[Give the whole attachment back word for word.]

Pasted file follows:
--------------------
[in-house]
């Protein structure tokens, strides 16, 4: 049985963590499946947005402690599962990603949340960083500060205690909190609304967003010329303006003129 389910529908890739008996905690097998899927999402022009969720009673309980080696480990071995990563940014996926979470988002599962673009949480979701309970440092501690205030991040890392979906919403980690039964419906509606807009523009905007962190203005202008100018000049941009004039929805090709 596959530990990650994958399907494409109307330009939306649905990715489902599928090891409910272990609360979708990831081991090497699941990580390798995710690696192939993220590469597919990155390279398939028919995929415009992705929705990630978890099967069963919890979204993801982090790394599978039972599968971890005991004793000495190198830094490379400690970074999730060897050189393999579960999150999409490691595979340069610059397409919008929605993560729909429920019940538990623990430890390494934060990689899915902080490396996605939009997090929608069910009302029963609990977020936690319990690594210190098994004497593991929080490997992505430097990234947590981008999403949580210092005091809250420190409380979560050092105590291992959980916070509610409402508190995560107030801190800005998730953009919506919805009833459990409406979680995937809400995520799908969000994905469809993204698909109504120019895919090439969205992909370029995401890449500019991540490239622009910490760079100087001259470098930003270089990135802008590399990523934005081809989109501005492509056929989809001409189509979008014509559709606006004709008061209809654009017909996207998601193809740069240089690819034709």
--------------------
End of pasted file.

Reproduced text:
[in-house]
């Protein structure tokens, strides 16, 4: 049985963590499946947005402690599962990603949340960083500060205690909190609304967003010329303006003129 389910529908890739008996905690097998899927999402022009969720009673309980080696480990071995990563940014996926979470988002599962673009949480979701309970440092501690205030991040890392979906919403980690039964419906509606807009523009905007962190203005202008100018000049941009004039929805090709 596959530990990650994958399907494409109307330009939306649905990715489902599928090891409910272990609360979708990831081991090497699941990580390798995710690696192939993220590469597919990155390279398939028919995929415009992705929705990630978890099967069963919890979204993801982090790394599978039972599968971890005991004793000495190198830094490379400690970074999730060897050189393999579960999150999409490691595979340069610059397409919008929605993560729909429920019940538990623990430890390494934060990689899915902080490396996605939009997090929608069910009302029963609990977020936690319990690594210190098994004497593991929080490997992505430097990234947590981008999403949580210092005091809250420190409380979560050092105590291992959980916070509610409402508190995560107030801190800005998730953009919506919805009833459990409406979680995937809400995520799908969000994905469809993204698909109504120019895919090439969205992909370029995401890449500019991540490239622009910490760079100087001259470098930003270089990135802008590399990523934005081809989109501005492509056929989809001409189509979008014509559709606006004709008061209809654009017909996207998601193809740069240089690819034709």